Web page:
[Update: Tim Vogus has responded to this post.]
Since science is a human activity, all human sciences are implicitly self-referential. We can ask a finance professor how her research is financed. We can ask an English professor how he gets his writing done. We can, famously, ask doctors to heal themselves. And we can ask organization theorists how they organize their work. Do the principles of organization that they come up with and pass on to their students also govern the work they do? And how does it work for them?
Consider the field of sensemaking scholarship. At a general level, we can ask whether [and how] our "interpretation" of organizational life itself exhibits the "seven properties of sensemaking" (Weick 1995). More specifically, we can recall that much sensemaking scholarship emerges from the study of so-called "high-reliability organizations" (HROs, see espcially Weick and Sutcliffe 2006), and this can help us give a specific meaning to the question of whether our research is "reliable".
For example, Weick and Sutcliffe recently published (along with Vogus and Rothman) a piece that argues for the benefits of what they call "emotional ambivalence", which, they suggest, fosters increased "mindfulness". Here's a specific recommendation that gave me pause:
Designing jobs in complex and contradictory ways can create the tension fueling emotional ambivalence. ... Although these job designs hold promise for HROs, they also potentially benefit any organization wherever work is complex and operational reliability critical. (Vogus et al. 2014: 595)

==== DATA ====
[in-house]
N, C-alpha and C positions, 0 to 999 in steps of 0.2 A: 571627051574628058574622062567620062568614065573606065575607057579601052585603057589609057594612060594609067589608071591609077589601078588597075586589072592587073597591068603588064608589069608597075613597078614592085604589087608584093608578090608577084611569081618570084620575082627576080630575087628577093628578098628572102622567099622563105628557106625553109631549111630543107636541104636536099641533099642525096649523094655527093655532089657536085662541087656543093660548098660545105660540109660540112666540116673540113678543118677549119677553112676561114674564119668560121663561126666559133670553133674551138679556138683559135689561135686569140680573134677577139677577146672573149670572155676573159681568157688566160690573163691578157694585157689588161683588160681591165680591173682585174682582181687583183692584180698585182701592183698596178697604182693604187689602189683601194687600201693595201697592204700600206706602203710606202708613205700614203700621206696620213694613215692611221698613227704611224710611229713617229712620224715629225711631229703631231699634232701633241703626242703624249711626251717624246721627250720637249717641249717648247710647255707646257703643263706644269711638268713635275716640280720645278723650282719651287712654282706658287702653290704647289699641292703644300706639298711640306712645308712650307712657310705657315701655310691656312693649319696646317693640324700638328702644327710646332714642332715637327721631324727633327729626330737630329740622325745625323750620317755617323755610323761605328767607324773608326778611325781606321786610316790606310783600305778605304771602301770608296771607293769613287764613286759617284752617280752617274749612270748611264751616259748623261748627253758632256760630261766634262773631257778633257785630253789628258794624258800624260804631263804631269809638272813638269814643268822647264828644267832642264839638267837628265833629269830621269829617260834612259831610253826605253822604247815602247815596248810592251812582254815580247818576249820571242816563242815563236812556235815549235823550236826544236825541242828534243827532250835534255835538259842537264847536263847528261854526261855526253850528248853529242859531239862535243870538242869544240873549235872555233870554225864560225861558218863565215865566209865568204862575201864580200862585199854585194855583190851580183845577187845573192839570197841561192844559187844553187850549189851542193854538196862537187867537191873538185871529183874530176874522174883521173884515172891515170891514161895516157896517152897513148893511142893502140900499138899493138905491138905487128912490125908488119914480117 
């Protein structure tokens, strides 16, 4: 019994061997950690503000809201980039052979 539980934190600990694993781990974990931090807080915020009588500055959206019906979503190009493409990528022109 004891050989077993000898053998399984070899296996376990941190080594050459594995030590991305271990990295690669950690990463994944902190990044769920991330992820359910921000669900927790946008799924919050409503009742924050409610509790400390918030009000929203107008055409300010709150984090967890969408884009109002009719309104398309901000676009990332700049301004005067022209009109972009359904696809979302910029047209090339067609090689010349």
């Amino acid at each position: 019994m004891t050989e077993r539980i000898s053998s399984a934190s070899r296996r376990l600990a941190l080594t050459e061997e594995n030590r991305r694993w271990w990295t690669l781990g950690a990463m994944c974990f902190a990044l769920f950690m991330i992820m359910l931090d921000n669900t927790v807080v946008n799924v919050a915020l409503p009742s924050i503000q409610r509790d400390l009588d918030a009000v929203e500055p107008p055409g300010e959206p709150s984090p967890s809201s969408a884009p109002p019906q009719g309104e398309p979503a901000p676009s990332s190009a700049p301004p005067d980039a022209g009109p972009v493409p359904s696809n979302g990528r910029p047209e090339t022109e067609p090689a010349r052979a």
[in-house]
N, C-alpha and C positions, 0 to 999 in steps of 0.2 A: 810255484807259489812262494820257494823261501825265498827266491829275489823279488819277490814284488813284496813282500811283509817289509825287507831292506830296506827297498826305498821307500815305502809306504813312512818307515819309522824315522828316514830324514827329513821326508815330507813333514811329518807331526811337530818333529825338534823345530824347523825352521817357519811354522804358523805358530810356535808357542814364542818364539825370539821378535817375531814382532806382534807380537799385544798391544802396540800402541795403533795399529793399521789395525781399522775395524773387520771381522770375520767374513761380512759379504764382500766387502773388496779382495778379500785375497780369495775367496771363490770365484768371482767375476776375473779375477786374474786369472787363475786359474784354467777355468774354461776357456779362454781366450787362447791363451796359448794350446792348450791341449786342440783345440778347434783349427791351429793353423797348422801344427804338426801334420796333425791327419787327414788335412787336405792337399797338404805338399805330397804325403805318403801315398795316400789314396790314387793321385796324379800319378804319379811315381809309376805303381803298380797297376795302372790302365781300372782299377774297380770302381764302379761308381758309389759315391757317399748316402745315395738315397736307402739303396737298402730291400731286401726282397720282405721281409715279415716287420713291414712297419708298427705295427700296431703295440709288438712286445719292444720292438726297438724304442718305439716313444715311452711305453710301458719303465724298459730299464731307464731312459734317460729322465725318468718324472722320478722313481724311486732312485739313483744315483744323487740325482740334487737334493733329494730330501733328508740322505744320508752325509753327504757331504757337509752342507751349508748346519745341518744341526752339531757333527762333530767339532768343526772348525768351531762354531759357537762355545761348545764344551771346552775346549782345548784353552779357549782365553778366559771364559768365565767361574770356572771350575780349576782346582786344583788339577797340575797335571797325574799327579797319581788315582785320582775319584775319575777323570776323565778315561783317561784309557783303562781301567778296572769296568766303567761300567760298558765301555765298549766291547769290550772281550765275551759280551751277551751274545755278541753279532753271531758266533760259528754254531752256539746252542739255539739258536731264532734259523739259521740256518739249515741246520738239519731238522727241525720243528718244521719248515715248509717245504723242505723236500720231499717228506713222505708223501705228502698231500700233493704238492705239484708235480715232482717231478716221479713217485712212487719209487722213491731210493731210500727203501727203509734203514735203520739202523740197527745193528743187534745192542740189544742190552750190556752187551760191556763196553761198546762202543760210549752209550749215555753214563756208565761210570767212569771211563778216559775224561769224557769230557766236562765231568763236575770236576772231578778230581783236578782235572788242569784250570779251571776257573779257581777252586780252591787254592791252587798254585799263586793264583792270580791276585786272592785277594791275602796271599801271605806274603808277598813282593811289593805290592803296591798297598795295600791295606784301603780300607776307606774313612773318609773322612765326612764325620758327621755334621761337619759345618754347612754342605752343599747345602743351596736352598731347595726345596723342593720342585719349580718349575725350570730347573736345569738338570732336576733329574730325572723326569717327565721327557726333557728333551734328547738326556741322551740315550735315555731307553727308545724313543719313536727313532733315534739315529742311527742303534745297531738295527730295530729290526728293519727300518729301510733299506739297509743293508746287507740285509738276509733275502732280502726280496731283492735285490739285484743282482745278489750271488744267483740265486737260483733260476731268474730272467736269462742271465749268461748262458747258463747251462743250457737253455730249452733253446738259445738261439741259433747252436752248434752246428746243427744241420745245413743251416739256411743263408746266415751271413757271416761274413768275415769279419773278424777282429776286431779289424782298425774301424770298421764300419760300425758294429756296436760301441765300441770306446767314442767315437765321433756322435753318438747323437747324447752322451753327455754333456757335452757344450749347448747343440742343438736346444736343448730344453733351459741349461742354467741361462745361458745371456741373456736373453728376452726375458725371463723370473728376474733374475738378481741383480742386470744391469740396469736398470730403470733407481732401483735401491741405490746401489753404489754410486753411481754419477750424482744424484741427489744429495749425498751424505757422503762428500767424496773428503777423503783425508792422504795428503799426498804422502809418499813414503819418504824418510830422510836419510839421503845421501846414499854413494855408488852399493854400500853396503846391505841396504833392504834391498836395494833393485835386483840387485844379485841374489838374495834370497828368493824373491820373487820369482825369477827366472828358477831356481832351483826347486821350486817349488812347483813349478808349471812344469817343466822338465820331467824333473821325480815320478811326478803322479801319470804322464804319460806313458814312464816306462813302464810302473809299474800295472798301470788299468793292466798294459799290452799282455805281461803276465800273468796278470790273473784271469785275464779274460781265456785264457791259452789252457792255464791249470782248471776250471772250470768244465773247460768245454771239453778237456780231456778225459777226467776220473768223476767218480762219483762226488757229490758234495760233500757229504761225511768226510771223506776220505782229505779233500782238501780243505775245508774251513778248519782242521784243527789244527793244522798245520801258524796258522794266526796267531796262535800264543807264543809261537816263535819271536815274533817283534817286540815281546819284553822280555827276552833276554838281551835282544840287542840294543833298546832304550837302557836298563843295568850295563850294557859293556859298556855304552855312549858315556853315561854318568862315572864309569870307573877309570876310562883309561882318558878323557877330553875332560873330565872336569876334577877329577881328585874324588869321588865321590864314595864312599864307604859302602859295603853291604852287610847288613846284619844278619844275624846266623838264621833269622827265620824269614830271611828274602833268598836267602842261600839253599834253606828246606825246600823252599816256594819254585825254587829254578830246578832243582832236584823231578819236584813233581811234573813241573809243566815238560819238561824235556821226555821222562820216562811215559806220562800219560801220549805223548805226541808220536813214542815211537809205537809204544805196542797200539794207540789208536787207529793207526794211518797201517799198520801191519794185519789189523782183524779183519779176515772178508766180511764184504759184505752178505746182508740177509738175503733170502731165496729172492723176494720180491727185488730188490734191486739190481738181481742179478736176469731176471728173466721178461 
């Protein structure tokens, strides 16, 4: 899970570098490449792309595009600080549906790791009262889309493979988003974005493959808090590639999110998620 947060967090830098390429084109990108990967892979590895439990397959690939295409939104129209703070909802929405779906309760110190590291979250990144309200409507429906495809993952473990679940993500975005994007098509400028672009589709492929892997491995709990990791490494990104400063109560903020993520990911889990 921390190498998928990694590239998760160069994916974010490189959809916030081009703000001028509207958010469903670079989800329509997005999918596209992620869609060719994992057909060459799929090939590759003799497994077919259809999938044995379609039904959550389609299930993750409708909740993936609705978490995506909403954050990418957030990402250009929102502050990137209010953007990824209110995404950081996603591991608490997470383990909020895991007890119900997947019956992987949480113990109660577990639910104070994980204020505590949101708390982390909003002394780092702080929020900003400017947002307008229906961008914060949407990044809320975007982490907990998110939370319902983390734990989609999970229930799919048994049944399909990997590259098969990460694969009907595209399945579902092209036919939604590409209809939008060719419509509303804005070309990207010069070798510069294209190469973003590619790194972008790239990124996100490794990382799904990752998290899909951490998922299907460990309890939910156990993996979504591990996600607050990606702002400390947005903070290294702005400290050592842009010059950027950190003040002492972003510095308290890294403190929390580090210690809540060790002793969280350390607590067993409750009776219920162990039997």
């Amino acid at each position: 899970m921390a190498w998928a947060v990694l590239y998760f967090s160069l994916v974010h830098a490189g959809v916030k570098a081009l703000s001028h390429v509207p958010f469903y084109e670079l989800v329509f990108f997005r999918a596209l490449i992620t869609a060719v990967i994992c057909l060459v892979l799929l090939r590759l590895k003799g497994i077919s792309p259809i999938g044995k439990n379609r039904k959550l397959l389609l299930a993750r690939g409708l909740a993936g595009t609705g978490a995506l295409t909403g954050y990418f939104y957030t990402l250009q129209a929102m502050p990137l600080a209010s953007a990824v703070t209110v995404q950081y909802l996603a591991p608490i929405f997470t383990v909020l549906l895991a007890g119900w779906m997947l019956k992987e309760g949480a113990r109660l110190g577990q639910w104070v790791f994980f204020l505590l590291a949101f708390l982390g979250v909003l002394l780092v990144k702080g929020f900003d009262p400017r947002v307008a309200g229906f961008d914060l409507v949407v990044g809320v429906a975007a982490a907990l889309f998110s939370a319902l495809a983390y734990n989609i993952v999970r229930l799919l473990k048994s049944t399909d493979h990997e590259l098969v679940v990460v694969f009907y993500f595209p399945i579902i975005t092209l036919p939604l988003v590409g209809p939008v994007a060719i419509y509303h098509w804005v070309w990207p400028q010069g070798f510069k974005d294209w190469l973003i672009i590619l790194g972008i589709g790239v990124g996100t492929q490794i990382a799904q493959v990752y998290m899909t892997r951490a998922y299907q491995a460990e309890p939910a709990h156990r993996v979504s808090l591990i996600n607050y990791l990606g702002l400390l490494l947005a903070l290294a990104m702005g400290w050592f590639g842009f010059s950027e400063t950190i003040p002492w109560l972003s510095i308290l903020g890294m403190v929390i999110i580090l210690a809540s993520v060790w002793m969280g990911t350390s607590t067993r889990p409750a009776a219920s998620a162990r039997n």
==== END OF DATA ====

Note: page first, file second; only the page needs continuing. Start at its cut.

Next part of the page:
Now, sensemaking scholarship is often praised for its "counterintuitive" insights. But this is a bit extreme to my mind. Do we really want to work in organisations led by people who intentionally design our task to be so complicated and contradictory that we experience emotional ambivalence? Even if the goal (mindfulness) could be reached like this, which I highly doubt, would that end justify the means?
Consider a recent piece by Philip Guo in Inside Higher Ed about "why academics feel overworked". His answer goes as follows:
I think the answer lies in the fact that, as an academic, your work comes from multiple independent sources. One claimed benefit of being a PI-level academic (e.g., a research scientist or tenure-track professor) is that you don't have a boss. However, without a boss to serve as a single centralized source of work, academics end up taking work requests from multiple independent sources that have no knowledge of one another.
A sensemaking scholar reading this might conclude that universities are well-designed "high-reliability organizations".
Suppose we learned that Wall Street has been explicitly following Weick's suggestion that "any old map will do" since the mid-nineteen eighties. (I've argued that this is possible.) That would shed light not just on modern finance, but also on contemporary organization theory. But now suppose we discover the field of sensemaking scholarship, too, has been following Weick's advice. For example, suppose that in the early 1980s it adopted the slogan "any old story will do" and sometime in the mid-1990s it went ahead and "dropped its tools". Or, as I've suggested here, suppose we discover that higher education has been organized specifically to foster and maintain a continuous state of "emotional ambivalence" by "designing jobs in complex and contradictory ways". Sort of makes you go "Hmmmm", right?